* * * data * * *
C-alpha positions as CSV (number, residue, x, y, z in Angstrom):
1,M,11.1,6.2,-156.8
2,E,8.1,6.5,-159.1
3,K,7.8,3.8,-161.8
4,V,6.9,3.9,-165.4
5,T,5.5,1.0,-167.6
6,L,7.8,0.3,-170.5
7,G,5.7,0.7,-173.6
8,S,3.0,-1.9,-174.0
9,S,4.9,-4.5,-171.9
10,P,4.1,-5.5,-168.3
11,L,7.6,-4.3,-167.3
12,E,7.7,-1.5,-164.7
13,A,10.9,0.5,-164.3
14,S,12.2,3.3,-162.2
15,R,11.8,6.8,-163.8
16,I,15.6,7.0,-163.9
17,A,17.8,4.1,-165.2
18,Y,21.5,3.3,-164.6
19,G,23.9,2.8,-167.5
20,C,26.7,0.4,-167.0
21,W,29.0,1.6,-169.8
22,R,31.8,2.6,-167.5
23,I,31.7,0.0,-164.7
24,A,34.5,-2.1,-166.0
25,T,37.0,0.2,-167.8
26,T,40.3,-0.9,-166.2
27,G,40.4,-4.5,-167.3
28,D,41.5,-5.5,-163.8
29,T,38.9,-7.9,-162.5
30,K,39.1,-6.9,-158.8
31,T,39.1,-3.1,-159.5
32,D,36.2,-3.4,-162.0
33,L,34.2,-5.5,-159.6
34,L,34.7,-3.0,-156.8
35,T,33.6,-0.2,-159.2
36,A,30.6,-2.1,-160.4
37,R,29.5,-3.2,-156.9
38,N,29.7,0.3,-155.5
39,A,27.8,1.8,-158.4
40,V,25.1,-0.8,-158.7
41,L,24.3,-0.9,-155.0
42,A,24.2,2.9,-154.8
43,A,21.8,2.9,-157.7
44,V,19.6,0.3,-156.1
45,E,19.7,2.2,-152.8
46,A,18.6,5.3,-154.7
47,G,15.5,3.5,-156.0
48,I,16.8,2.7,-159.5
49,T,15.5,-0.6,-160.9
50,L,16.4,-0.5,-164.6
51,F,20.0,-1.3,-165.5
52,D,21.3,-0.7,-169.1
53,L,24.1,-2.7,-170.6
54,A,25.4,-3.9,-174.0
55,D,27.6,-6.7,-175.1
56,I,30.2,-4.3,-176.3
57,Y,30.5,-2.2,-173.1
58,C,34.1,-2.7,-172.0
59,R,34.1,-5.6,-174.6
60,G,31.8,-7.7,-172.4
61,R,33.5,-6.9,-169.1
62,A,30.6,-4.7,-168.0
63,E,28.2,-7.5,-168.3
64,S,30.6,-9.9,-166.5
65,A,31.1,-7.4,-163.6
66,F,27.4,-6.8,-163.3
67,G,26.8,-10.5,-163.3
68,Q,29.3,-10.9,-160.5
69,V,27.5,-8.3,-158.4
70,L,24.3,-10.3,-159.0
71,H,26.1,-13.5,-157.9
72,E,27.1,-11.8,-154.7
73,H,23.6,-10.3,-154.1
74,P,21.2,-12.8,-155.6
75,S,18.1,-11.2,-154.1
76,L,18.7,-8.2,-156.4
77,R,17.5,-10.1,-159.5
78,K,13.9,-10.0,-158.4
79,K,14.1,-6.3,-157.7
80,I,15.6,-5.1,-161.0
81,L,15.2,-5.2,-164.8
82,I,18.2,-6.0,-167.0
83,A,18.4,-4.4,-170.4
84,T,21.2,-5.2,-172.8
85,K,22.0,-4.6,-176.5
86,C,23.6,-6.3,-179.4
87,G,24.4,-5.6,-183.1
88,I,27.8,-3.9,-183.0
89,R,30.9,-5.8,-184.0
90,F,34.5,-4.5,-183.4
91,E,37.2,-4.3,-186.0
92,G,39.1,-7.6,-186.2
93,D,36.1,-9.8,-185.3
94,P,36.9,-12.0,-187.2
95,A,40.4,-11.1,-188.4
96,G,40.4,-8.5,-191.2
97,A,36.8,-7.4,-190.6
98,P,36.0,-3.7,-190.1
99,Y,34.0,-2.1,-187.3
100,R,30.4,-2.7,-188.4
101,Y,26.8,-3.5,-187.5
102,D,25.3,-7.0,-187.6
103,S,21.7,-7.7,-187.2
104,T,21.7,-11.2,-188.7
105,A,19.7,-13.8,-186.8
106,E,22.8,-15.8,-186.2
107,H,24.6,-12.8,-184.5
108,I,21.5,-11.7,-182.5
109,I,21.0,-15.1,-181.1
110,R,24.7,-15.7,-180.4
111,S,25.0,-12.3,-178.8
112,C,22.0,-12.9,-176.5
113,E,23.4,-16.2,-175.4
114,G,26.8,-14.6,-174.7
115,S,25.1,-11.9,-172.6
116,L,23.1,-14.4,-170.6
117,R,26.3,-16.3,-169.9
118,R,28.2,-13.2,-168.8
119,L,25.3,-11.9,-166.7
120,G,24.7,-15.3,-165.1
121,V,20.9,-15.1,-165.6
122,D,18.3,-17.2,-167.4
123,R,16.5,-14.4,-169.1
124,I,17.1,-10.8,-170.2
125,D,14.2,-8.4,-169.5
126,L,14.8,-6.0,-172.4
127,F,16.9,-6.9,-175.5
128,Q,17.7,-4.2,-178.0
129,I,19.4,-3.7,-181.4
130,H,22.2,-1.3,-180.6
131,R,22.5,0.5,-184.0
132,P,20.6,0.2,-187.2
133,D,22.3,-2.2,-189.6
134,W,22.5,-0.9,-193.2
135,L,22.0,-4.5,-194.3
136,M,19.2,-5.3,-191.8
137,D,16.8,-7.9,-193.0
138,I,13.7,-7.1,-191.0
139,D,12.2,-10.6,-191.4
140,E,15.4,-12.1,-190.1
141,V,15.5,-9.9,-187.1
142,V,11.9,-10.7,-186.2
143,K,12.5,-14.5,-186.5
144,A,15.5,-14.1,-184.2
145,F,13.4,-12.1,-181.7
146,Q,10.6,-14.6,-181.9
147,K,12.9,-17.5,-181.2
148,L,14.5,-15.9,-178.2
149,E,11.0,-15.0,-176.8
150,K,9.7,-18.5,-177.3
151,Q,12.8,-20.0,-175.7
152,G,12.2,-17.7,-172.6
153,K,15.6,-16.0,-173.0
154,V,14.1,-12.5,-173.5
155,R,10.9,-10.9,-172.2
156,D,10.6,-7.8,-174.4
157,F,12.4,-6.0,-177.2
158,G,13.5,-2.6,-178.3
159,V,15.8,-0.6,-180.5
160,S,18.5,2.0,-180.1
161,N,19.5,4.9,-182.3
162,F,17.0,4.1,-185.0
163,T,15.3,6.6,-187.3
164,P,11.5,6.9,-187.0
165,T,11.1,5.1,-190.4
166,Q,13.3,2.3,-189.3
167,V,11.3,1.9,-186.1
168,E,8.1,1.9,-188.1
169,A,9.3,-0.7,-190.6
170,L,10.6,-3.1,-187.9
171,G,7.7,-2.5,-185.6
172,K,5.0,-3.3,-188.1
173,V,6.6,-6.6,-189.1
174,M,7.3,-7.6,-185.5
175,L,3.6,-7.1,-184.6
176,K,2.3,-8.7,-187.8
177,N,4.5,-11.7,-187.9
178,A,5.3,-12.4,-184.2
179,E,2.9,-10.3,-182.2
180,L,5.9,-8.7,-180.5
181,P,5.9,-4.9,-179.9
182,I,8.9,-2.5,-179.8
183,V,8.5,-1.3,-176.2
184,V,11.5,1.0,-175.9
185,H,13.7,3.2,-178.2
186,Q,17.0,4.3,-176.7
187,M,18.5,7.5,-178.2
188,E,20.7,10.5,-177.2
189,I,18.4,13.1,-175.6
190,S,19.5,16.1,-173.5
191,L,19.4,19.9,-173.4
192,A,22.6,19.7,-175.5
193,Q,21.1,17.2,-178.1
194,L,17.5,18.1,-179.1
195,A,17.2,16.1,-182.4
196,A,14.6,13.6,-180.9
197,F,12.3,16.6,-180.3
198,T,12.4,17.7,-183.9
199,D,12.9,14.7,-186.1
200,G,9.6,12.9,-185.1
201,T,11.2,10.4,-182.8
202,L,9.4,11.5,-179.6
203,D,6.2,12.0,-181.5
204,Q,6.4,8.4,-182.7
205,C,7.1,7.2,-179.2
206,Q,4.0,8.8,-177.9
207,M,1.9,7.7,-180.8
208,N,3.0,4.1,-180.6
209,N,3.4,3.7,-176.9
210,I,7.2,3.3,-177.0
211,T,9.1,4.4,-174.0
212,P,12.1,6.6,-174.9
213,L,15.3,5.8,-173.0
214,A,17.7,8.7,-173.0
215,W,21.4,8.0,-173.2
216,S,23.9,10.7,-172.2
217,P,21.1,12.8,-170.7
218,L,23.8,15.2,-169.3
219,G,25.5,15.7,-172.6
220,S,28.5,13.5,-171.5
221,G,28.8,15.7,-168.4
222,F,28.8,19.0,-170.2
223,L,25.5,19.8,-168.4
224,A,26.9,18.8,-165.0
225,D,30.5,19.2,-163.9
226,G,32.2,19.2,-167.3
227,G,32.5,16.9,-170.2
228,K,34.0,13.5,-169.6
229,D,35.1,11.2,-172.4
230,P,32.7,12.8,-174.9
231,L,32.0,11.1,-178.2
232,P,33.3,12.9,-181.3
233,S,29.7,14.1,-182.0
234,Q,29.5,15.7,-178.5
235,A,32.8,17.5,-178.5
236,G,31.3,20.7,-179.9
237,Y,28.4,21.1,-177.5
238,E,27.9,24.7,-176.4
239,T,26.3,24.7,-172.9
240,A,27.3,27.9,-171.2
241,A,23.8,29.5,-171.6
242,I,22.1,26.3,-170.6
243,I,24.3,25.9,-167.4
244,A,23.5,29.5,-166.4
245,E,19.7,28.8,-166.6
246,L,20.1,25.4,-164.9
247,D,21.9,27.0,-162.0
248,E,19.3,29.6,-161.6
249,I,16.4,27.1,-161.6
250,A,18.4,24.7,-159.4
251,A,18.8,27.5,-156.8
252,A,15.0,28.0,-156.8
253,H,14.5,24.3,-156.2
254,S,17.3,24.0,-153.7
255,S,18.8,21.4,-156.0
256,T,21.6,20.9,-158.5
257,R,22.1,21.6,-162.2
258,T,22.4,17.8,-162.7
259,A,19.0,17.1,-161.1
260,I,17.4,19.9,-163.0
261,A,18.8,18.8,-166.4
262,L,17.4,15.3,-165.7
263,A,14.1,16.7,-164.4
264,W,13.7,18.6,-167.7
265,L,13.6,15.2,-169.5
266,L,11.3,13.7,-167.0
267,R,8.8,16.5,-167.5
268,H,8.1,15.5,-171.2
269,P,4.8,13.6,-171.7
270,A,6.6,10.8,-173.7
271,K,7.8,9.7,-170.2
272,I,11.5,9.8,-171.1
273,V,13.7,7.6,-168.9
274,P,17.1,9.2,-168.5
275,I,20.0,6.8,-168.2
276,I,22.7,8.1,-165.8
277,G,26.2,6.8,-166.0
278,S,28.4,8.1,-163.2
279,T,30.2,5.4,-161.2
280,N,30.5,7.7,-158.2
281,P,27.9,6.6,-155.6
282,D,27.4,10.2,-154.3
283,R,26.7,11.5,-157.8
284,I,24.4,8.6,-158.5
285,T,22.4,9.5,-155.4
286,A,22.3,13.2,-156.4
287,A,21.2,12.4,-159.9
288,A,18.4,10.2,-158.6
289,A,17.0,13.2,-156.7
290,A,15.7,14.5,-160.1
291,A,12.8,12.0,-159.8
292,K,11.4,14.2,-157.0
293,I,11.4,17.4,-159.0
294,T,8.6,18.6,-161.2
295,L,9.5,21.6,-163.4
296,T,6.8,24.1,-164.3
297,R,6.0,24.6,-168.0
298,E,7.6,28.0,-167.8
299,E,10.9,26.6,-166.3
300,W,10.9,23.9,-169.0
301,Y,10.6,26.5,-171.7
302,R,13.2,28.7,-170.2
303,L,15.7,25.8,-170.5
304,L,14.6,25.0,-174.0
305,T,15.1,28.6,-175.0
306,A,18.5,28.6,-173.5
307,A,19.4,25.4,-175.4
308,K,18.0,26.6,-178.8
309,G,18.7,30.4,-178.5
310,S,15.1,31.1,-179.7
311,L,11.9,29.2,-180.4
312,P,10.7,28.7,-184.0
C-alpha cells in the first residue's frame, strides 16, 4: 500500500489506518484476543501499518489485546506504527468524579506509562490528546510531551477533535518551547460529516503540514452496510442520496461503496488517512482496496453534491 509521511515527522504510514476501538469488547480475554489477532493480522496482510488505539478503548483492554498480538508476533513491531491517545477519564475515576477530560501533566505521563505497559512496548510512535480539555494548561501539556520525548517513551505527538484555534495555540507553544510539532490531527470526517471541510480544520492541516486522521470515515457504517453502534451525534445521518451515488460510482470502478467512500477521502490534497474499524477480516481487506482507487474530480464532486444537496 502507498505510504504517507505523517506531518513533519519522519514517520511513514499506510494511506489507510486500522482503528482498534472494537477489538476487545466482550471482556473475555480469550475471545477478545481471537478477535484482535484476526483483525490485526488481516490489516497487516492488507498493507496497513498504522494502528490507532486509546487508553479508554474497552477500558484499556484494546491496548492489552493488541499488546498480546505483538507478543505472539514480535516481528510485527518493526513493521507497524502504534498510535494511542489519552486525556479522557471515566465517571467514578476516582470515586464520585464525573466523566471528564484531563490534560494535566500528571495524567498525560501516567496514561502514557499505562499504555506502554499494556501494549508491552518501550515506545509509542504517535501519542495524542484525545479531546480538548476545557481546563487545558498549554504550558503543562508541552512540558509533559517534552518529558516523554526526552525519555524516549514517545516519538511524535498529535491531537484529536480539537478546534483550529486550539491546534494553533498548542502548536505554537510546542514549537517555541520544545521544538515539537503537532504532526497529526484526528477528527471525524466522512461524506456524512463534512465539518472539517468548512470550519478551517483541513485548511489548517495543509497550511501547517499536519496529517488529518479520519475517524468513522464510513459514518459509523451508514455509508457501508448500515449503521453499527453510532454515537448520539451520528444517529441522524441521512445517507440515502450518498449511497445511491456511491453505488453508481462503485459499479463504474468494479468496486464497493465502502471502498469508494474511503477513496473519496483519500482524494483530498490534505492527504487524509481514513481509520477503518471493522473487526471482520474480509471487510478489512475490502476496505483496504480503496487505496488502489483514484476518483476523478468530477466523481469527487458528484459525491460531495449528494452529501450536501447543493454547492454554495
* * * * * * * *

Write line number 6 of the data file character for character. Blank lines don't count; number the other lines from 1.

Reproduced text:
5,T,5.5,1.0,-167.6